In June 2013, President Obama issued a challenge to private industry to help U.S. K-12 education engage all students in digital learning under the ConnectED initiative. In 2014, Esri President Jack Dangermond answered that challenge in a massive way, committing to offer an ArcGIS Online Organization subscription to any U.S. K-12 school for instruction.
Use of the system is spreading, and in 2015, Esri will expand its efforts again, supporting a series of educational workshops that will launch this spring and summer in a number of states, and providing even more instructional materials, called GeoInquiries, to educators throughout the year.
ArcGIS Online had been around for a couple of years, providing an easy to use, fun environment for building maps, analyzing data and exploring the world. A few pilot schools had been using ArcGIS Online Organizations for as much as a year. Seeing success with ArcGIS Online in K-12 education, Dangermond made the commitment to expand the technology to any school in the nation. Even with support from Amazon Web Services on this effort, it's a dizzying offer.
There are about 50 million K-12 students in the US, in about 115,000 schools —roughly 90,000 public schools in about 15,000 districts, and about 25,000 non-public schools — and perhaps 2 million home school students. Because ArcGIS Online Organizations were already being used at high school, middle school and elementary levels, all schools and all grades could take advantage.
K-12 education is an enormous universe to which change does not come quickly or easily, but progress is already happening. This Esri story map allows users to see which sites have received an ArcGIS Online Organization for K-12 instruction:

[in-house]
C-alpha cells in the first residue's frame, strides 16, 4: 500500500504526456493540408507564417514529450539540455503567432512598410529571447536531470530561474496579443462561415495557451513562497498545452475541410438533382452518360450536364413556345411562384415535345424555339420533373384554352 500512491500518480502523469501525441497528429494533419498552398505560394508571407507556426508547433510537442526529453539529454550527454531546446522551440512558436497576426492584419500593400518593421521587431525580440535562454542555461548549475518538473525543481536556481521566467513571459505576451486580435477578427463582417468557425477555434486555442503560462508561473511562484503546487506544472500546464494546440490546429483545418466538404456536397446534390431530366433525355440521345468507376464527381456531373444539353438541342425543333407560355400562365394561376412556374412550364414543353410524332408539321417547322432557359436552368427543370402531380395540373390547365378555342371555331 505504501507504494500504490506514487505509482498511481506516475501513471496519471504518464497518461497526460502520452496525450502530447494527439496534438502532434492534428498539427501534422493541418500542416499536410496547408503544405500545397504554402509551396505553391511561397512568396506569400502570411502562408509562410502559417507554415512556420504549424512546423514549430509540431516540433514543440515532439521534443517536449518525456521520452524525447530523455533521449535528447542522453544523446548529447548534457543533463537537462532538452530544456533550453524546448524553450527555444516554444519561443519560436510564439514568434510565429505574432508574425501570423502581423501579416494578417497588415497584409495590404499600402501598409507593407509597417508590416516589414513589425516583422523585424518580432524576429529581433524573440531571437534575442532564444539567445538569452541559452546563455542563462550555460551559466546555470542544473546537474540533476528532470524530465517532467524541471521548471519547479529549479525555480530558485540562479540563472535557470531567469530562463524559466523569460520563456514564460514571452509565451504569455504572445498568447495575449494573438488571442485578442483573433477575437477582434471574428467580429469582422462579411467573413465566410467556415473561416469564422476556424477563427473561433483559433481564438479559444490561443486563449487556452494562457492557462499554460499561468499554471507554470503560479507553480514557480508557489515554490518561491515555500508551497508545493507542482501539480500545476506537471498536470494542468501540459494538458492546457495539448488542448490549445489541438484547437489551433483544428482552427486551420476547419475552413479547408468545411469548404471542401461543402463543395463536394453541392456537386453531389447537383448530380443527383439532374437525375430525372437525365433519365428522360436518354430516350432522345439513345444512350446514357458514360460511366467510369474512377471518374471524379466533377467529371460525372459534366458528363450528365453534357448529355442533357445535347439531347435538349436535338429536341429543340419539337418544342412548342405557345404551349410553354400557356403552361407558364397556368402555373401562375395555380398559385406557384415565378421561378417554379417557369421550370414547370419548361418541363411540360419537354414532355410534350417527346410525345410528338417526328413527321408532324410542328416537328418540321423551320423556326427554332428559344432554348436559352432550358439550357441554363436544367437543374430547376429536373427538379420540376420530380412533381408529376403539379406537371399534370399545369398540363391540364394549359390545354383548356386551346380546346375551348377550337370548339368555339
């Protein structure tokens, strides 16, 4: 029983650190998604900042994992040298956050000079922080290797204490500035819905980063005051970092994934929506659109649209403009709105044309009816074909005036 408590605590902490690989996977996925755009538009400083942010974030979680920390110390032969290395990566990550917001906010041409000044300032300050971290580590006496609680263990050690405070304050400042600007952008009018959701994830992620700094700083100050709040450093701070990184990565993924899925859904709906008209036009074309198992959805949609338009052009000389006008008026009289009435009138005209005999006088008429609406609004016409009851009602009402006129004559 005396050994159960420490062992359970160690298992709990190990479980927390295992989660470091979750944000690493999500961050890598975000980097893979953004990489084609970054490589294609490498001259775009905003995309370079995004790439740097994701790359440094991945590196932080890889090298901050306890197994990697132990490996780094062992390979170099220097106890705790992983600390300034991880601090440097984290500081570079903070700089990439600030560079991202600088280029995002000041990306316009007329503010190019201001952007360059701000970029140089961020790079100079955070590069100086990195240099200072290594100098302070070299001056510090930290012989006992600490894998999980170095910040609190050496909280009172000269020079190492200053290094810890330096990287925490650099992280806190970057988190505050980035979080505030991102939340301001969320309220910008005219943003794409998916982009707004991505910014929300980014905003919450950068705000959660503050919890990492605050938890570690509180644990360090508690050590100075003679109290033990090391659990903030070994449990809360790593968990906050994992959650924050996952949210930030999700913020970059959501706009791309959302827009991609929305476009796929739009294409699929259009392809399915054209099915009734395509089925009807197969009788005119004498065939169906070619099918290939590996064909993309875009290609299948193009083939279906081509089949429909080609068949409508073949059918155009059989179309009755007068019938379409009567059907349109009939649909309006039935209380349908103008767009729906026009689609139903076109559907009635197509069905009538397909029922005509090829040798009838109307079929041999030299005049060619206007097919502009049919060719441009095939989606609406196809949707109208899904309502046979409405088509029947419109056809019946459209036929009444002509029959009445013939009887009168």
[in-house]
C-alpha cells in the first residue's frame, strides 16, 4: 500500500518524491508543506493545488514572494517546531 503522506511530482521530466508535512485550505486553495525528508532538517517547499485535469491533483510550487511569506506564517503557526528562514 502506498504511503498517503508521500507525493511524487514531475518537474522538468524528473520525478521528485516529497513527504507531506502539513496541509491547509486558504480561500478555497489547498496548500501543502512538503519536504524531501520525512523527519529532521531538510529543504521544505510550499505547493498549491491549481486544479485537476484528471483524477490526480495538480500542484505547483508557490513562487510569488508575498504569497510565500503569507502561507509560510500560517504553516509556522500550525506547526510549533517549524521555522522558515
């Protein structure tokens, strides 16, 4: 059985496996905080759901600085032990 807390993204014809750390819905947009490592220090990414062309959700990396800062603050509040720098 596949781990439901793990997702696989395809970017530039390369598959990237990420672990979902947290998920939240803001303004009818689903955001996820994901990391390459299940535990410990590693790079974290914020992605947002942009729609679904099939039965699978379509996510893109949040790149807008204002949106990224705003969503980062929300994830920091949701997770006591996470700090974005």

Zoomed out, the map shows gratifying progress; zooming in highlights some interesting stories.
The states with densities that catch viewers off guard are Arkansas and New Hampshire. The EAST Initiative in Arkansas has engaged GIS for years at all levels, and the presentation by Sonora Elementary at the 2014 Esri Conference is a sterling example of what young students can do with GIS. In New Hampshire, strong collaboration between users in federal, state and local government, higher education, K-12 schools, the state Geography Alliance and 4-H have built a robust network of projects, instruction and mutual support.
The map shows local pockets that might be expected with an understanding of U.S. population patterns, but one school district deserves a closer look. Just west of Washington, D.C. is Loudoun County, VA., where there are 85 public schools and 85 ArcGIS Online Organizations. The district's lead geospatial technology instructor, a veteran of Virginia's Geospatial Semester program, and its science supervisor have demonstrated that just a couple of people with vision and courage can launch a change affecting many thousands of students.
What else is happening? The other maps in the Esri story map, above, hint at the efforts. GeoMentors are reaching out, and some teachers —though not nearly enough — are reaching to connect. The Association of American Geographers is ramping up GeoMentor support, and the GIS Certification Institute is rewarding GIS professionals who help schools. Esri also will host the 7th annual Teachers Teaching Teachers GIS, or T3G, professional development event at its headquarters in Redlands, Calif. this summer.
What can you do? Explore Esri's ConnectED page. Talk to a school teacher or administrator. Become a GeoMentor. Support technology-based education for all kids in your state, not just the fortunate ones, and help more educators understand how GIS can help students today, tomorrow and into the future. Our collective future depends on it.